Shiren the Wanderer: The Tower of Fortune and the Dice of Fate is an old school roguelike JRPG with a ton of replayability and a great visual style. With its randomized levels, densely related mechanics, and deceptively simple combat, it’s a game that still manages to be fun even twenty hours in.
Though I wouldn't consider it the best entry in the series, I absolutely enjoyed my time with Shiren the Wanderer: The Tower of Fortune and the Dice of Fate. It's a beautiful, challenging quest with a pleasing soundtrack I wouldn't mind having in my iTunes. With all the love I have for it in mind, I don’t know if I can recommend the game to anyone who isn’t already familiar with the series. Even if you’ve played the Pokémon Mystery Dungeon spin-offs, this is another beast entirely. It’s a game you can play for 20 hours and feel like you didn’t make any progress at all. That’s a type of punishment some gamers just can’t handle. For me, it’s a type of punishment I can’t get enough of.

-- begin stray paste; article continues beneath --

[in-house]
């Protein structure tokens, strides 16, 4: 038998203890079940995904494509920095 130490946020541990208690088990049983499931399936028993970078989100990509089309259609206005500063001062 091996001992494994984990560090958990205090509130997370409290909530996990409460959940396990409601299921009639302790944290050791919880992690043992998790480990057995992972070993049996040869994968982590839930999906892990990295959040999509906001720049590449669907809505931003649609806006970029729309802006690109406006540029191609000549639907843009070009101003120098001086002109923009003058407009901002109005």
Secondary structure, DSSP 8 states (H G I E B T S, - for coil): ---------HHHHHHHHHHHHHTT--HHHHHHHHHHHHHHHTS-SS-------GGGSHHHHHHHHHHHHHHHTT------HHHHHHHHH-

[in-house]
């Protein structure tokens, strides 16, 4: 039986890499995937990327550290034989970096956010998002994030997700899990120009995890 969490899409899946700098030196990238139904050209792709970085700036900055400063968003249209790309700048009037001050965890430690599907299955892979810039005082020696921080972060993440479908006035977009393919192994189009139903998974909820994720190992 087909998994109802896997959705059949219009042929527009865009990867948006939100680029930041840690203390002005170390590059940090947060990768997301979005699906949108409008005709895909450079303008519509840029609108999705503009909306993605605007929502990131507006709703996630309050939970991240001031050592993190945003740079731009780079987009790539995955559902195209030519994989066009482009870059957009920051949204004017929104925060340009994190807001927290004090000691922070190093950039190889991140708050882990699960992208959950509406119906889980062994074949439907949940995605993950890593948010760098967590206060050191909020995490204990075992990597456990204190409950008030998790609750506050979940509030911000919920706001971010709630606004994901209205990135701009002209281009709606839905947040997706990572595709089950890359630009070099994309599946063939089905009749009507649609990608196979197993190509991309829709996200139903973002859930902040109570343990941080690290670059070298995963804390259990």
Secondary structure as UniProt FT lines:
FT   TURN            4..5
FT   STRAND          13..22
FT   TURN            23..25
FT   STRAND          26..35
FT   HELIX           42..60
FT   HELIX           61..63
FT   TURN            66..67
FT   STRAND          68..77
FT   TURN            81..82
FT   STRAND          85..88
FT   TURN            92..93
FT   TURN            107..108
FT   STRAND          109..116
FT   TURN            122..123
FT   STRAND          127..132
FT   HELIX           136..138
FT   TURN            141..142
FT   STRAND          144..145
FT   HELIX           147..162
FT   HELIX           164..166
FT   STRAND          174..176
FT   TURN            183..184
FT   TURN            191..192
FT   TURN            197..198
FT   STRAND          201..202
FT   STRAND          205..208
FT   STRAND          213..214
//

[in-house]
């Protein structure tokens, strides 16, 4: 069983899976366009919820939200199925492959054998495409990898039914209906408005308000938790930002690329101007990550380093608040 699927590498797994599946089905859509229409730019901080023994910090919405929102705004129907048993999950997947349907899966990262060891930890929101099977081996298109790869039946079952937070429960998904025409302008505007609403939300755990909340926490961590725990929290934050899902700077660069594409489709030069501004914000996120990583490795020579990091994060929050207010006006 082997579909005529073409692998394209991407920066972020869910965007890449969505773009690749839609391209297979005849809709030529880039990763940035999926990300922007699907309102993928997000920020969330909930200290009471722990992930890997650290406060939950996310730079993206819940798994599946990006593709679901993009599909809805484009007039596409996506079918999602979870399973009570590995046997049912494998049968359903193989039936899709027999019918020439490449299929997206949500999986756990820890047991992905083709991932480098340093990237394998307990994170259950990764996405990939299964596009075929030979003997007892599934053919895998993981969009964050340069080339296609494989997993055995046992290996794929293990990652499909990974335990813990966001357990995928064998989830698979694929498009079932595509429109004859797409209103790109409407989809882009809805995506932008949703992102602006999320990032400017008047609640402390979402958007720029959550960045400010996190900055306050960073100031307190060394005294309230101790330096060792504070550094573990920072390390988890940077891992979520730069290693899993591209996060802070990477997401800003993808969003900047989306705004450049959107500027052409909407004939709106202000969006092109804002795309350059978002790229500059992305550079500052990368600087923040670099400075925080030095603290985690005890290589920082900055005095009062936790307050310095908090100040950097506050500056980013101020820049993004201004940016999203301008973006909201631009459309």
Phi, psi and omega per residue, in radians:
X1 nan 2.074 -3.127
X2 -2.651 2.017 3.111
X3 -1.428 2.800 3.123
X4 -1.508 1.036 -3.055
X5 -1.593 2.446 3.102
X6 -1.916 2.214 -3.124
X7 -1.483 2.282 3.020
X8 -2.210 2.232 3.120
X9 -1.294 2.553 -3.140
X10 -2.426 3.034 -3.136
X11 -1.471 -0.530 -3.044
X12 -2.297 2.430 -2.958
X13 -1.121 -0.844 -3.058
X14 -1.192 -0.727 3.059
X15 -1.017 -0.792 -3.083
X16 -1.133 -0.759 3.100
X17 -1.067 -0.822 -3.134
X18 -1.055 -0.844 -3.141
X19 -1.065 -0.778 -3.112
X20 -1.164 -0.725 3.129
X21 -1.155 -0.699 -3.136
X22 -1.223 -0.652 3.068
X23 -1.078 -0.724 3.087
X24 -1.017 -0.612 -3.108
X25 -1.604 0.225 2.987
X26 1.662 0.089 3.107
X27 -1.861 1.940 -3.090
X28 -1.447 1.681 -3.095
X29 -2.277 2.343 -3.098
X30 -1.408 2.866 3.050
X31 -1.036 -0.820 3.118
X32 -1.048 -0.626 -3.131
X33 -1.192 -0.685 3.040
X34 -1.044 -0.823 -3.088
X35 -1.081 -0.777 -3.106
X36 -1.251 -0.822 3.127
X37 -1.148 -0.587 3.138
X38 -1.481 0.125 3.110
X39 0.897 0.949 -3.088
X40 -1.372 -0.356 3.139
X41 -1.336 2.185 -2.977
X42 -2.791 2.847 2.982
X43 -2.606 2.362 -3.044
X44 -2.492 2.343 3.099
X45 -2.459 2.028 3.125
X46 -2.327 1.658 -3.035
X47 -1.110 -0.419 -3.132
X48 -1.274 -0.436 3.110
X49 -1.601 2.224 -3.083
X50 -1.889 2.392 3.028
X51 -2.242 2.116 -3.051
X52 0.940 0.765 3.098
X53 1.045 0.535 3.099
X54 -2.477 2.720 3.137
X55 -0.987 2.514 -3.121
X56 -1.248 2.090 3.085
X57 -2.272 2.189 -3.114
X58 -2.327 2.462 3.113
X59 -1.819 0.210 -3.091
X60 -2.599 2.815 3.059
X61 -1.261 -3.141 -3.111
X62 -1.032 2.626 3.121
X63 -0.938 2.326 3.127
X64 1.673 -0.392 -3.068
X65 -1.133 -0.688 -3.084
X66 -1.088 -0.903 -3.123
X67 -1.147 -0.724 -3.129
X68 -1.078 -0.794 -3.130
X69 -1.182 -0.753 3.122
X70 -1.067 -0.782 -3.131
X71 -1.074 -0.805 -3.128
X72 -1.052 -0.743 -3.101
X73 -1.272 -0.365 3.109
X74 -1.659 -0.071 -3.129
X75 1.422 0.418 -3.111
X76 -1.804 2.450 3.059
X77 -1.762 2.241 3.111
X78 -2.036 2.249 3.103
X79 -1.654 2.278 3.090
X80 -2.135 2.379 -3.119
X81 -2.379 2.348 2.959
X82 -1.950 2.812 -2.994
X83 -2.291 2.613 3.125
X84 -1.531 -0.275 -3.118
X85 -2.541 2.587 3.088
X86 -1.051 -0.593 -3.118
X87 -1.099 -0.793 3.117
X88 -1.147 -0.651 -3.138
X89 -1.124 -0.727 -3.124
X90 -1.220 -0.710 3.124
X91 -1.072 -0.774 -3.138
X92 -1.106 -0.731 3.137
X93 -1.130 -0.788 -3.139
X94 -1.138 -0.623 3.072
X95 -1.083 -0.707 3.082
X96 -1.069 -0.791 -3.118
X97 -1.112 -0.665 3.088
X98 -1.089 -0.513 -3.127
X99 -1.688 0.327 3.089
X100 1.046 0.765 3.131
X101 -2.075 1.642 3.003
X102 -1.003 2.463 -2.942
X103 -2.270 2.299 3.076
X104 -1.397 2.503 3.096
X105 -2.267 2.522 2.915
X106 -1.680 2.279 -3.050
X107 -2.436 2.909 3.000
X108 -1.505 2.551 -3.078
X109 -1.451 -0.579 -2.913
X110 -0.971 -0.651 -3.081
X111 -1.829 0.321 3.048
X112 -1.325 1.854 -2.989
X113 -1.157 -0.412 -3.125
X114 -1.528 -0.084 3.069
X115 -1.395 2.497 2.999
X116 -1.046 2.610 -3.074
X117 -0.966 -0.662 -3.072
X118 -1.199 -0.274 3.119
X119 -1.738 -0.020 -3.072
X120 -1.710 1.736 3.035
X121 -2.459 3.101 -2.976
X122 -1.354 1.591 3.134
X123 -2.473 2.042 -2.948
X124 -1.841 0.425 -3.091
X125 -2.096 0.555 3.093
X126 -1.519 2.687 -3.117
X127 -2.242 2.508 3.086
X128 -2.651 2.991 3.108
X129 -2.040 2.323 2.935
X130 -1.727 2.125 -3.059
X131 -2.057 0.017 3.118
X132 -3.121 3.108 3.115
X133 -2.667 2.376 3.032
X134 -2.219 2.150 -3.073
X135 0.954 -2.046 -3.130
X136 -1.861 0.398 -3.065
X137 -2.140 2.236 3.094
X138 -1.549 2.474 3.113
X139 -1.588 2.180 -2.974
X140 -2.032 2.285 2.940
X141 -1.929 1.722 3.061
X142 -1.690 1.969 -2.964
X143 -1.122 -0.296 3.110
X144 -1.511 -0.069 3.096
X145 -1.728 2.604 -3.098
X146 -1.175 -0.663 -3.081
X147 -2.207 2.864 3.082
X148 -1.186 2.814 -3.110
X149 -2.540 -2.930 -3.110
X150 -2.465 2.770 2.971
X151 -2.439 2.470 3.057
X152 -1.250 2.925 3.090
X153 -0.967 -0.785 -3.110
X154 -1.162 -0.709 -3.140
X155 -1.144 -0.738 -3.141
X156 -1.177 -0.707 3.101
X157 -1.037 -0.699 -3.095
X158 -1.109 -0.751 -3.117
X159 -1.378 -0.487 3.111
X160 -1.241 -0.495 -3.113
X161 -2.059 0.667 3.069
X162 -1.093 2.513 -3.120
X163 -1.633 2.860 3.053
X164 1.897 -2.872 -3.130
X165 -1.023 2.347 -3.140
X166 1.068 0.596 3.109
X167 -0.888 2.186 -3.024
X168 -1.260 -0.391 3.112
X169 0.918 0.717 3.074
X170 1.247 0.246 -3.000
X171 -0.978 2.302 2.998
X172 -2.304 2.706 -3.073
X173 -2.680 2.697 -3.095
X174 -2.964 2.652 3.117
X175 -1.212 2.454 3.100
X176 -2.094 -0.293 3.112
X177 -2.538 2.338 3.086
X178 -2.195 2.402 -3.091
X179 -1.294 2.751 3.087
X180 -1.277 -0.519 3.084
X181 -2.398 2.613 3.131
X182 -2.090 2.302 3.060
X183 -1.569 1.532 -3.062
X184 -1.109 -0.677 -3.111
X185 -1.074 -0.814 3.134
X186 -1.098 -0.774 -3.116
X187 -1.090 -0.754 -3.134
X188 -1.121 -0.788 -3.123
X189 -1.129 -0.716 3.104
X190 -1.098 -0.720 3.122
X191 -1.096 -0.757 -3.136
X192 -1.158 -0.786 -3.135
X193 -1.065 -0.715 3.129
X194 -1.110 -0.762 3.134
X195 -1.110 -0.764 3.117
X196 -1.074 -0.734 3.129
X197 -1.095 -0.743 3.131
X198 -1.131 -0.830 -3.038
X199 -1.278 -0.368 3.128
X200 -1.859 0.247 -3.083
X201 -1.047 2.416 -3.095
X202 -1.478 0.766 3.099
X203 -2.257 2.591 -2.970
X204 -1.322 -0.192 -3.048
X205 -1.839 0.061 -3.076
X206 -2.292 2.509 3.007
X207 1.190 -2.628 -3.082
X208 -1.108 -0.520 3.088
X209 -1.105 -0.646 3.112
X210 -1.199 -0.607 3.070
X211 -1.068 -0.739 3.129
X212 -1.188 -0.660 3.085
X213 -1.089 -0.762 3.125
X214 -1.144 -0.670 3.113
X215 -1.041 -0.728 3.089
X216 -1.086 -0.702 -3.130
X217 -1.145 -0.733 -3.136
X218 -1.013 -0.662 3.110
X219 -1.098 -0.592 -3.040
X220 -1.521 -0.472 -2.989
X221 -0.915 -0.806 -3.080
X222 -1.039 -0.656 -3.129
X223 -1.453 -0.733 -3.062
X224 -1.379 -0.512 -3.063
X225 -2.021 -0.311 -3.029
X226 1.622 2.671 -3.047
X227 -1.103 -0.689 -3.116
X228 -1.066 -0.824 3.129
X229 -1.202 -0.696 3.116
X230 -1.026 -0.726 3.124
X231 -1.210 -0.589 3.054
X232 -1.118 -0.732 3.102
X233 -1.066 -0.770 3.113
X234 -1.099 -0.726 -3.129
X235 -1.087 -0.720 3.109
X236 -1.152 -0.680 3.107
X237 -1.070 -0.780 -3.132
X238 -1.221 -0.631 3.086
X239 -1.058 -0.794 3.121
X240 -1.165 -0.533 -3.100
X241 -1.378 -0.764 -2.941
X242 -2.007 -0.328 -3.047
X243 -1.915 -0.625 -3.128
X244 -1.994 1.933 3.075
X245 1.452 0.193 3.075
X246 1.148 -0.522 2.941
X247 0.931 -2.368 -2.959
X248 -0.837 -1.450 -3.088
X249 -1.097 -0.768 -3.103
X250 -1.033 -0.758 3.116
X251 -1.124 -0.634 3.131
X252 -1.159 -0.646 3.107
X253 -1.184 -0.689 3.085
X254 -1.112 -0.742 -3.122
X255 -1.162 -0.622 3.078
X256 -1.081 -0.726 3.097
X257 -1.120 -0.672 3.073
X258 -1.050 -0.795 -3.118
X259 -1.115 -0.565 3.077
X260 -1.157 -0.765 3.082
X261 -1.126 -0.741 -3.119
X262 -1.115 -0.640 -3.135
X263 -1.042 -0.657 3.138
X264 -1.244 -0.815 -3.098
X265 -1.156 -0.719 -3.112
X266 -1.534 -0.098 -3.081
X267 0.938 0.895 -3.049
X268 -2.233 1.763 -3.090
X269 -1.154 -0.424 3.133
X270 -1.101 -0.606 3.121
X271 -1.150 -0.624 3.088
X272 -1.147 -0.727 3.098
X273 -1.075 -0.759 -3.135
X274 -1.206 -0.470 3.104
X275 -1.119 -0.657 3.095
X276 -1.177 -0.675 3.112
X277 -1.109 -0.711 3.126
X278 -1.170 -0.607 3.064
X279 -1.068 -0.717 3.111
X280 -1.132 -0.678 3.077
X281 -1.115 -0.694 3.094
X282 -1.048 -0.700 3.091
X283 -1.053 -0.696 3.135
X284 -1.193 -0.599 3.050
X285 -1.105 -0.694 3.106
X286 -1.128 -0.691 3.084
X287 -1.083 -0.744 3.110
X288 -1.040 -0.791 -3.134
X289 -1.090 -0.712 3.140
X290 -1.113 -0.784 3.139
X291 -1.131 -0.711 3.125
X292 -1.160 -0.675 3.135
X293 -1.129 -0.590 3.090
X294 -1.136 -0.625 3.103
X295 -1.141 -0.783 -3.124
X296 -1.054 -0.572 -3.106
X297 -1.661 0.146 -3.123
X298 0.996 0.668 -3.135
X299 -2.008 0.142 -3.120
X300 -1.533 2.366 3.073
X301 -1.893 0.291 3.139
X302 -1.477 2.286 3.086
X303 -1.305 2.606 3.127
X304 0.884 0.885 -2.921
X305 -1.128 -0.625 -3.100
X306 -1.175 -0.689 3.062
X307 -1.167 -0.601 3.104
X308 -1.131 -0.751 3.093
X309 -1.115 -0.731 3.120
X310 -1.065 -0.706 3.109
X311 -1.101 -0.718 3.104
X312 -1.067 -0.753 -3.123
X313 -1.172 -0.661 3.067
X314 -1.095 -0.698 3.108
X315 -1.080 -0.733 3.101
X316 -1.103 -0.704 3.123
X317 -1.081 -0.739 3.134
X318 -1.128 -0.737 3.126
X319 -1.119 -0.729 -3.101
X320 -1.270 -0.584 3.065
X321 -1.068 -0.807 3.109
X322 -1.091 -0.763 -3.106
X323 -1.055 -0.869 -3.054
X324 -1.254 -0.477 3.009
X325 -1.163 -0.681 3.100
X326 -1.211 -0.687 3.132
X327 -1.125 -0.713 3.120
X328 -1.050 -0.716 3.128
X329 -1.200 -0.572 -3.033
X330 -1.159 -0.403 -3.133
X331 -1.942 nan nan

Shiren the Wanderer: The Tower of Fortune and the Dice of Fate is an excellent starting point for players looking to get into rogue-likes. Its grueling difficulty combined with the satisfying gameplay hook loop of failing and getting up to fail again is addicting (oddly enough).